In the 1970s I began advocating this technique for any part of the body that was injured, dysfunctional or painful. We found that you do not need the presence of cerebrospinal fluid between your hands in order to direct this healing energy. We have also seen that Direction of Energy can be used effectively anywhere on the body.
We have taught mothers to use it on their children and spouses to use it on each other. We are even successfully teaching this technique to elementary school children who are using it to ease the pain of minor injuries, such as skinned knees. In turn, the children are exhibiting a heightened sense of accomplishment and self-esteem that I believe could go a long way toward helping us reduce childhood violence.
One of the best examples of Direction of Energy I can give you is a personal one I experienced years ago while on the faculty at Michigan State University. It was a Saturday morning and I was pruning some bushes in our yard. As I cut one branch, another snapped back and hit me in the left eye. The pain was excruciating. I tried hard to see out of the eye but all I got was light and blurred images. I controlled my tendency to panic, made my way back to the house, and asked my wife to look at the eye and tell me what she saw. She described an indentation across the pupil.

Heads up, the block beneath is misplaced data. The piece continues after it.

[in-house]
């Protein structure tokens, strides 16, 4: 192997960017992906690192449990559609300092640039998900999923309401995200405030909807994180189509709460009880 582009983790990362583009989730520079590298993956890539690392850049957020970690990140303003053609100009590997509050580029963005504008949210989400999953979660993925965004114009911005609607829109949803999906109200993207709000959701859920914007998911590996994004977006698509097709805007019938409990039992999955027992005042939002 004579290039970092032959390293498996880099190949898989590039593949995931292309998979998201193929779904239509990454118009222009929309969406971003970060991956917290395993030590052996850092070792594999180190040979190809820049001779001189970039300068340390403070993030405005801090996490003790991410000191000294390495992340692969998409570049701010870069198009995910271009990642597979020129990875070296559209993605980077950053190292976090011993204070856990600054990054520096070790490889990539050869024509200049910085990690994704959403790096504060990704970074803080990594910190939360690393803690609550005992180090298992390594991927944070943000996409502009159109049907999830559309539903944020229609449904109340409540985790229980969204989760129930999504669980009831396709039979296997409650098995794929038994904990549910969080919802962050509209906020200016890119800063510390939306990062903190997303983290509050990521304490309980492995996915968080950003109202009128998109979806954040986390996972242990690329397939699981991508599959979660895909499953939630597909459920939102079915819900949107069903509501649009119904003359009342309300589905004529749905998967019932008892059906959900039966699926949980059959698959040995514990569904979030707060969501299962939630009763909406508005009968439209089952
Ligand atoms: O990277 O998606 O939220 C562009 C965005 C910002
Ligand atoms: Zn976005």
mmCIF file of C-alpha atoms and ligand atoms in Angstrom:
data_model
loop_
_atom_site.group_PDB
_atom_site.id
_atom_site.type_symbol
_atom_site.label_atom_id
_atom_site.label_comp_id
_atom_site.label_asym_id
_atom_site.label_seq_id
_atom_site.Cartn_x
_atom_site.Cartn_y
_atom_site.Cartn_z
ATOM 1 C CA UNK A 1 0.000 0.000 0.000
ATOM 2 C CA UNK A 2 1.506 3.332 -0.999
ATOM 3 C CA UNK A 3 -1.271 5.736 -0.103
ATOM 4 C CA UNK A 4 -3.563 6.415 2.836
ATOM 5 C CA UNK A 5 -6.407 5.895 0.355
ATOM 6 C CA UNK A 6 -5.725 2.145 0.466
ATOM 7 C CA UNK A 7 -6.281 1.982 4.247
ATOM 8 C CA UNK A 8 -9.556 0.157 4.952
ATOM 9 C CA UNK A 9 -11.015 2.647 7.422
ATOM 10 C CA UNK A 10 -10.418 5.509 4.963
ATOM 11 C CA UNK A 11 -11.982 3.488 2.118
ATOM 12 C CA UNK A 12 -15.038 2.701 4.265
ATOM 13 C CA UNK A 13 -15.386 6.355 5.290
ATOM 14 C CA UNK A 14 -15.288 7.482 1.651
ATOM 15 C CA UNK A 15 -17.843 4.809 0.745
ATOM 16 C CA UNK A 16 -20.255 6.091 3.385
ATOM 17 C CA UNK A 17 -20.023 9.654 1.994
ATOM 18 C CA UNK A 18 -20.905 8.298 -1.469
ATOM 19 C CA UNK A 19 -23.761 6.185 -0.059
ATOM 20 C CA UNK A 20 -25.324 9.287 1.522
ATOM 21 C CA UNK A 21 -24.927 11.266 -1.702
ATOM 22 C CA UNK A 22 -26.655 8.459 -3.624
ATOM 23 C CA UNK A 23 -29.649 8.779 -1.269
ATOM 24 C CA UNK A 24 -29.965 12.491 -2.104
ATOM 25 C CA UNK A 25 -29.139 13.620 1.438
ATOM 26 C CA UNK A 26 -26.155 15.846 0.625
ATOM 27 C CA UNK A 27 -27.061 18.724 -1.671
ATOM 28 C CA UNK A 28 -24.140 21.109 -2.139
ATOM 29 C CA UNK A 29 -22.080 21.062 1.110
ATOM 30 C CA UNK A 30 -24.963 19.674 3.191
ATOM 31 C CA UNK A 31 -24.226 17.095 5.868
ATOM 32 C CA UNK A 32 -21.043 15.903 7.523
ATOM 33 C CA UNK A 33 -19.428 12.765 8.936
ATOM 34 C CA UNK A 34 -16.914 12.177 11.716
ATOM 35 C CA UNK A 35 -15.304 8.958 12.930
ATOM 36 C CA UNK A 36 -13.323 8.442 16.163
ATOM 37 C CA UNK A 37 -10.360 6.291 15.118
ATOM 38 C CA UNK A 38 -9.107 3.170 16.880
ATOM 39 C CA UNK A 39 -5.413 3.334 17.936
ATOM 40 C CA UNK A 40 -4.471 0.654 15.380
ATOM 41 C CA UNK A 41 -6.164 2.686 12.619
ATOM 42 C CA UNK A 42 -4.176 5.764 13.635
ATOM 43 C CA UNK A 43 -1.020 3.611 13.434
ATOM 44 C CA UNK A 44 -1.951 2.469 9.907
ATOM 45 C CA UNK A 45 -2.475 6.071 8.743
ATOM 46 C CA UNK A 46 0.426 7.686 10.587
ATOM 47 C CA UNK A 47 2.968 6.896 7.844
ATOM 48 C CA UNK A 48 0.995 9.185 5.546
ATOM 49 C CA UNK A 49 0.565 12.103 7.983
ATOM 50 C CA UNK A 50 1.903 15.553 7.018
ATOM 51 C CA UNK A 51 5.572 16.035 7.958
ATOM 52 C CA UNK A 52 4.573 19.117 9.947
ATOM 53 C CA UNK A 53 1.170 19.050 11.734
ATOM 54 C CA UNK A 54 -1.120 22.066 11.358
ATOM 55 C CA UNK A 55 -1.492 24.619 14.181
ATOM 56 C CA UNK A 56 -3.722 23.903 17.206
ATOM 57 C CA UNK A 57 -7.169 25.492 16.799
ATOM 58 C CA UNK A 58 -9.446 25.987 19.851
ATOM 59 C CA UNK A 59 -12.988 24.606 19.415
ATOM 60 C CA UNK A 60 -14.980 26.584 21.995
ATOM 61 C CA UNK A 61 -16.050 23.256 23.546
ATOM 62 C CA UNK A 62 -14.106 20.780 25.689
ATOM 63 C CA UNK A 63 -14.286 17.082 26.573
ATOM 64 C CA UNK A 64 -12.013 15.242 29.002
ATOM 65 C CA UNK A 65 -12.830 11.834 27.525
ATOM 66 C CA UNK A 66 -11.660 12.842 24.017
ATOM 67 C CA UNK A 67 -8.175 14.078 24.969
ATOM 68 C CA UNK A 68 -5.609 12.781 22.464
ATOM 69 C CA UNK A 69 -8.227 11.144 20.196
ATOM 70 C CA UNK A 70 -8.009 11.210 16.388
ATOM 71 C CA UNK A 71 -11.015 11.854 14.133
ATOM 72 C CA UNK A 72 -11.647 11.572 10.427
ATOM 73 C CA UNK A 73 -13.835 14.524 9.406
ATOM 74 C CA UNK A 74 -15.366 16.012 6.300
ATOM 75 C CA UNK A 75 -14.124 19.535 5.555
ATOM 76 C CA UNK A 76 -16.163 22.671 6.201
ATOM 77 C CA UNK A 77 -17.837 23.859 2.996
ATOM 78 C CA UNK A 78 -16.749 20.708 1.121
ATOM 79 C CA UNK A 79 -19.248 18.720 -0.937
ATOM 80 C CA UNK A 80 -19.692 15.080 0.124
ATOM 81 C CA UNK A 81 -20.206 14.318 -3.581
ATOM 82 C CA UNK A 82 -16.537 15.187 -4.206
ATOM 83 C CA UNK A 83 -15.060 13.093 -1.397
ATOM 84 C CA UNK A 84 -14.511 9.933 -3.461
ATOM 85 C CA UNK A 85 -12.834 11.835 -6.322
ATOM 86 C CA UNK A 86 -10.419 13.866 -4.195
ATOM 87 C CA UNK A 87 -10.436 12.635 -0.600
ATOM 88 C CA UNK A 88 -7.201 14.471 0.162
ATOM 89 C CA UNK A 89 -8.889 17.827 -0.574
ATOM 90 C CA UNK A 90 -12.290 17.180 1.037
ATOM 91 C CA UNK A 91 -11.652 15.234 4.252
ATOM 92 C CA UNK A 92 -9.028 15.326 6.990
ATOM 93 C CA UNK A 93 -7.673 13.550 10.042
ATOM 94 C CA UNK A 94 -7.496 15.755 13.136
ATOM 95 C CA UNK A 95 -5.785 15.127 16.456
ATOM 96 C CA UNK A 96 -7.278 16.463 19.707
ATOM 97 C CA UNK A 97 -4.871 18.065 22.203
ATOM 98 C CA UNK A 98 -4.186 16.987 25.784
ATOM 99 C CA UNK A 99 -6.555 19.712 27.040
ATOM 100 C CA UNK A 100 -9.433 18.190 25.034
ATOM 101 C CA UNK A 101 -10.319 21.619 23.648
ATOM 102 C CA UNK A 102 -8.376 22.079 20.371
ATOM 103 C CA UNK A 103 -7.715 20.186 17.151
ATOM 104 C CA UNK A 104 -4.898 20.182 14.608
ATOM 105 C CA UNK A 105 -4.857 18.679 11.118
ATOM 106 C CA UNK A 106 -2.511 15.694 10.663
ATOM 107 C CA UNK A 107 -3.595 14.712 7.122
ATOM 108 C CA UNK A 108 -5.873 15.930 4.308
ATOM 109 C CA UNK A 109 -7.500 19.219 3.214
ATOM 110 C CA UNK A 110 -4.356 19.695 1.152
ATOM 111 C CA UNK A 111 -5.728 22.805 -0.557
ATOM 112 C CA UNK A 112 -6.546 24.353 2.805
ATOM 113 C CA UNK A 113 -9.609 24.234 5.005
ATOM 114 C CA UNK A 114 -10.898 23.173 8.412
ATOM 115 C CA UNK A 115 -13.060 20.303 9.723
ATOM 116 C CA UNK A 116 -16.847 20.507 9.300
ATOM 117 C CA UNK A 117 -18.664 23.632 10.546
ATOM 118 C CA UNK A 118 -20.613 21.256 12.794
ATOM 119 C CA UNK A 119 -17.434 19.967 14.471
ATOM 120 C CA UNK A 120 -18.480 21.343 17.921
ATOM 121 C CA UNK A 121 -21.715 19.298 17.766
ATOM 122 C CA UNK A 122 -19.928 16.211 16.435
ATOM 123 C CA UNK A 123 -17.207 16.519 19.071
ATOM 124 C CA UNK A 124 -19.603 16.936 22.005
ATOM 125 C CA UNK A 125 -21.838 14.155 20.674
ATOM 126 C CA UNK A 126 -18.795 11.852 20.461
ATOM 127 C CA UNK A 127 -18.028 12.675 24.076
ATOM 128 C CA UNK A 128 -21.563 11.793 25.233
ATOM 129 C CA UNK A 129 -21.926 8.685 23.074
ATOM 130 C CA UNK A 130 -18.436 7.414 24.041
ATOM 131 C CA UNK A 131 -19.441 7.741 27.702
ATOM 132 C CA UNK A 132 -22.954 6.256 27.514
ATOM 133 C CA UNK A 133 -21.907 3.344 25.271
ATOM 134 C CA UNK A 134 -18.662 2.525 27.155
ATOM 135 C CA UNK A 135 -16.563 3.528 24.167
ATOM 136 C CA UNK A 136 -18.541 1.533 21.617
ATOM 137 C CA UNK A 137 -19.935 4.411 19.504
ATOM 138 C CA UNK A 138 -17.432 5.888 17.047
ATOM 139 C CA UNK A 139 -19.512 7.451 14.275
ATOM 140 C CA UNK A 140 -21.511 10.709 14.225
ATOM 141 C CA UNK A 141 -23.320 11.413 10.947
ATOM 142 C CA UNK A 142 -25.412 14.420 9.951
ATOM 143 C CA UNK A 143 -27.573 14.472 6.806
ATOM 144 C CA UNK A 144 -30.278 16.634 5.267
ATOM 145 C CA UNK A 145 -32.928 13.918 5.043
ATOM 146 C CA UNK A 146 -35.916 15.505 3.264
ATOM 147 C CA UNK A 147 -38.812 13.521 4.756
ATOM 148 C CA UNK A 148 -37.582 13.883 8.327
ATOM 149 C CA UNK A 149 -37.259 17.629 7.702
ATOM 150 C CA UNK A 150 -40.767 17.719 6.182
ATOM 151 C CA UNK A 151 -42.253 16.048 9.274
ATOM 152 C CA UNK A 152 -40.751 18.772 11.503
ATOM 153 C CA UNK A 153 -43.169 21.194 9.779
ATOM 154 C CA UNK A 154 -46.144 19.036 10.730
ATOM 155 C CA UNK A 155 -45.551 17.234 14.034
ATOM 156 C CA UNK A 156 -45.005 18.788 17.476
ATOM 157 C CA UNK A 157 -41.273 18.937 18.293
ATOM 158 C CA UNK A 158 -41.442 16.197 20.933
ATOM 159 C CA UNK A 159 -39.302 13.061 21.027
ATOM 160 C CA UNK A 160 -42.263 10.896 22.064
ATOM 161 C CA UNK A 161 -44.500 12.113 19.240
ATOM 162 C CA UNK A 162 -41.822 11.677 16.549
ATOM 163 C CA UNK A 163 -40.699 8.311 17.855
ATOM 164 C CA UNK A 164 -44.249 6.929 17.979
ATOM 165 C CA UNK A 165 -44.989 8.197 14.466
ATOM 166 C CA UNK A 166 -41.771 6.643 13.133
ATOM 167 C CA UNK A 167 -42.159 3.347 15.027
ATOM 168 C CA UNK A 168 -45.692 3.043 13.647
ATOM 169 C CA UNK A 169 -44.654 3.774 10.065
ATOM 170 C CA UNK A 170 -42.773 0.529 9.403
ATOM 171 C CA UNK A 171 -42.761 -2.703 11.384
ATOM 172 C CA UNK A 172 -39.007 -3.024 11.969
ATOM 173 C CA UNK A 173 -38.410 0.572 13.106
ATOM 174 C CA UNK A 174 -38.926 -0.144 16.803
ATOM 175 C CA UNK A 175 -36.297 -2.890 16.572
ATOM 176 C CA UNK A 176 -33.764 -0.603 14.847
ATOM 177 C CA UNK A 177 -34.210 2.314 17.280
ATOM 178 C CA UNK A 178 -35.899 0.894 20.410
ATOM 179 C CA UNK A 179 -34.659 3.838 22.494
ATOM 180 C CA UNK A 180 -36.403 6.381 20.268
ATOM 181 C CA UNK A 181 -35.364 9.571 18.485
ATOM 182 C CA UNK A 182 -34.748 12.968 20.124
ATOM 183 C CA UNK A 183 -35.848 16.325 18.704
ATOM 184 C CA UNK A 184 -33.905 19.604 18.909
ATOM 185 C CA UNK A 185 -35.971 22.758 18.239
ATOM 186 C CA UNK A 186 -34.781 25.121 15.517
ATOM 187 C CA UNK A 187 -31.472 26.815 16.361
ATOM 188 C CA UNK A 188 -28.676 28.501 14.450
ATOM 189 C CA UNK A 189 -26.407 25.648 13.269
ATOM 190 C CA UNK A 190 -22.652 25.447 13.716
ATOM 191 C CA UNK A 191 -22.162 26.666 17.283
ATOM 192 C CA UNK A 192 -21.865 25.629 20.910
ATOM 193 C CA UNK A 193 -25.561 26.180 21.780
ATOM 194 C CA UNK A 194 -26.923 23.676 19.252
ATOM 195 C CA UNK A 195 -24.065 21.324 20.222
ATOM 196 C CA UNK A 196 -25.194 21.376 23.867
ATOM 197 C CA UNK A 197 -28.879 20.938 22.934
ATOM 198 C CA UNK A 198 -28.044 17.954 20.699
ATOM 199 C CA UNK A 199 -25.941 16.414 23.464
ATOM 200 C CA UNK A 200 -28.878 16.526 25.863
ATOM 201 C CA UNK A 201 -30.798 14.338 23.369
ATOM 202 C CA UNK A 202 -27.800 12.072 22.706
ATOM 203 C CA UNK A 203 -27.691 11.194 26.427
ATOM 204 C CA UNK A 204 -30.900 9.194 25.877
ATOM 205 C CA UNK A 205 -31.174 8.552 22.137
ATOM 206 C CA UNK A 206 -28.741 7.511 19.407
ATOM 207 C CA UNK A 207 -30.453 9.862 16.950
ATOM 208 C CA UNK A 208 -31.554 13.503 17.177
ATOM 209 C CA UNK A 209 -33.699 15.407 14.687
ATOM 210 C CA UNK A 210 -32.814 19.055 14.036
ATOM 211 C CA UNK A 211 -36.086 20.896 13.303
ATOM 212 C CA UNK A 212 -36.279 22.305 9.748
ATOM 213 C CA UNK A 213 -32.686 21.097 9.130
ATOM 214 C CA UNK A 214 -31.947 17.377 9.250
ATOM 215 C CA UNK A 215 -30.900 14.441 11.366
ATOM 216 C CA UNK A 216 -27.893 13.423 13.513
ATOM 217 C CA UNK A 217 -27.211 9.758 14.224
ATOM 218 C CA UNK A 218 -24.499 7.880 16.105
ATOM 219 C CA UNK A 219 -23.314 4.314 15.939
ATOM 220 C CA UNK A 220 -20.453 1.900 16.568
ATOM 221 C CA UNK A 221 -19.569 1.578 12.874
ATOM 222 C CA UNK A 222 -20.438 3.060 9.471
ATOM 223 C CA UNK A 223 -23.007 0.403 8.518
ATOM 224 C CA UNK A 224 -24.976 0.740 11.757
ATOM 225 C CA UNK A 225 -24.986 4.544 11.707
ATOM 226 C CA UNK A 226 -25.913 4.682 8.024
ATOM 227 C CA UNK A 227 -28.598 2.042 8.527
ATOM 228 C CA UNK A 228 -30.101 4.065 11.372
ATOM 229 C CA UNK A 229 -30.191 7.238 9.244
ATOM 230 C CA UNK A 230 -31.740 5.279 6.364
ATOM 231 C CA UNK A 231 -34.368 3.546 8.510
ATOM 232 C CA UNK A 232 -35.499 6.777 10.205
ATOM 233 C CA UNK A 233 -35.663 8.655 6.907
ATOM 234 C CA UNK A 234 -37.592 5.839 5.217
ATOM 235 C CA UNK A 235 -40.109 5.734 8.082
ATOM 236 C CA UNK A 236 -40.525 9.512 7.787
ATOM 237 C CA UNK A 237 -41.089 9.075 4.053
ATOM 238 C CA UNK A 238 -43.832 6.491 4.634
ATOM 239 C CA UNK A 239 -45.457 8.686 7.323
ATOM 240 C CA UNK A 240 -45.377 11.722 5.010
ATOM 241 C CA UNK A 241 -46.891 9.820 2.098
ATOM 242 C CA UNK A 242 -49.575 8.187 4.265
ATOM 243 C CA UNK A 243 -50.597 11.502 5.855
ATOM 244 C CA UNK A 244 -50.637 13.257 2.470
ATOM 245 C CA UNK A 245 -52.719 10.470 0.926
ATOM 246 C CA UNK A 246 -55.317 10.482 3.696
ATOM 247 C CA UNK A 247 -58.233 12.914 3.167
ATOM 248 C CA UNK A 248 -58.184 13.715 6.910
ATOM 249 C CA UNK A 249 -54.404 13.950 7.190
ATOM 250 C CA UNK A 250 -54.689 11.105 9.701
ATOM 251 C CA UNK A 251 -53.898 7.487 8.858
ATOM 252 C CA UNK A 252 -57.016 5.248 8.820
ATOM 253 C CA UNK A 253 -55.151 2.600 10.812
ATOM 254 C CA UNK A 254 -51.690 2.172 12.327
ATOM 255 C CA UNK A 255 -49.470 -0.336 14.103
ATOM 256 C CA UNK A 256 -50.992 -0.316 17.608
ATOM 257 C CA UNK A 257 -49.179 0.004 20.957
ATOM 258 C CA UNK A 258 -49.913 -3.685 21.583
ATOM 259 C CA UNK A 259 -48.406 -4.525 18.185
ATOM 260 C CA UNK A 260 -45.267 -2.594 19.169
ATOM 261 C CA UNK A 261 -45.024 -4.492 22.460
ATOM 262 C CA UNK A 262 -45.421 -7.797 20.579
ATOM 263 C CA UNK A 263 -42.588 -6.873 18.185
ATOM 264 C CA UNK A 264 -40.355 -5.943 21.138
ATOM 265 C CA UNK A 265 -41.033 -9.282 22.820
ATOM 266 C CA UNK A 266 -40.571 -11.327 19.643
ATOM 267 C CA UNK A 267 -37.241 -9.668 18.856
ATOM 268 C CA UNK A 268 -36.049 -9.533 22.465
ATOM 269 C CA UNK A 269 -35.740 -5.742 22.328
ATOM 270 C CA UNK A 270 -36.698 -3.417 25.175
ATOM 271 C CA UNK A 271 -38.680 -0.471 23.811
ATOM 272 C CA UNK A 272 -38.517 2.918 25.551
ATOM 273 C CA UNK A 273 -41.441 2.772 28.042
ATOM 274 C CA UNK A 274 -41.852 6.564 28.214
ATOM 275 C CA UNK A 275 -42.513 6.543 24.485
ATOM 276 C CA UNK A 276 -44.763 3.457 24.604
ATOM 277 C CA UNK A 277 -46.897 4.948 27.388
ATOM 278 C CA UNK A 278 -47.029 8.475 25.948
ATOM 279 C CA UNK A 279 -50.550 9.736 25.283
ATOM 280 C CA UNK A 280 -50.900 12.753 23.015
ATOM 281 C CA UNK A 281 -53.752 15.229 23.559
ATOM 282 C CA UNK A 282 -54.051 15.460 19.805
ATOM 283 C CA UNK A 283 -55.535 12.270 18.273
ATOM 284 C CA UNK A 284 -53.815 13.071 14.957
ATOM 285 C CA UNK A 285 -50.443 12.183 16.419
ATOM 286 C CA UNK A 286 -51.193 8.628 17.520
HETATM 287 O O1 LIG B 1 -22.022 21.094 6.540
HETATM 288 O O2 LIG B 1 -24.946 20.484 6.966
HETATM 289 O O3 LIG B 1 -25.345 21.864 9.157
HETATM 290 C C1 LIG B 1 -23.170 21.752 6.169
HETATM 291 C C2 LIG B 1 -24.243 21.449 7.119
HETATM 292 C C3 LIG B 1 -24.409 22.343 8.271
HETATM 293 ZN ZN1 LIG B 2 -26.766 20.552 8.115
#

Fearing the possibility of permanent damage, I went to rest on my bed. After a minute or so of feeling the pain and realizing my vision wasn't improving, I thought, "Okay Upledger, you teach this Direction of Energy stuff all the time. Don't you believe what you teach? Don't you practice what you preach?" I embarrassed myself by my poor demonstration of belief in my own doctrine.
I looked at the clock with my good eye; the time was 11:22 a.m. I put my right hand on the back of my head. The fingers of this hand would be the "sending fingers." Then I cupped my left hand over my left eye so that if I could have seen with that eye, I would have been looking at my left palm.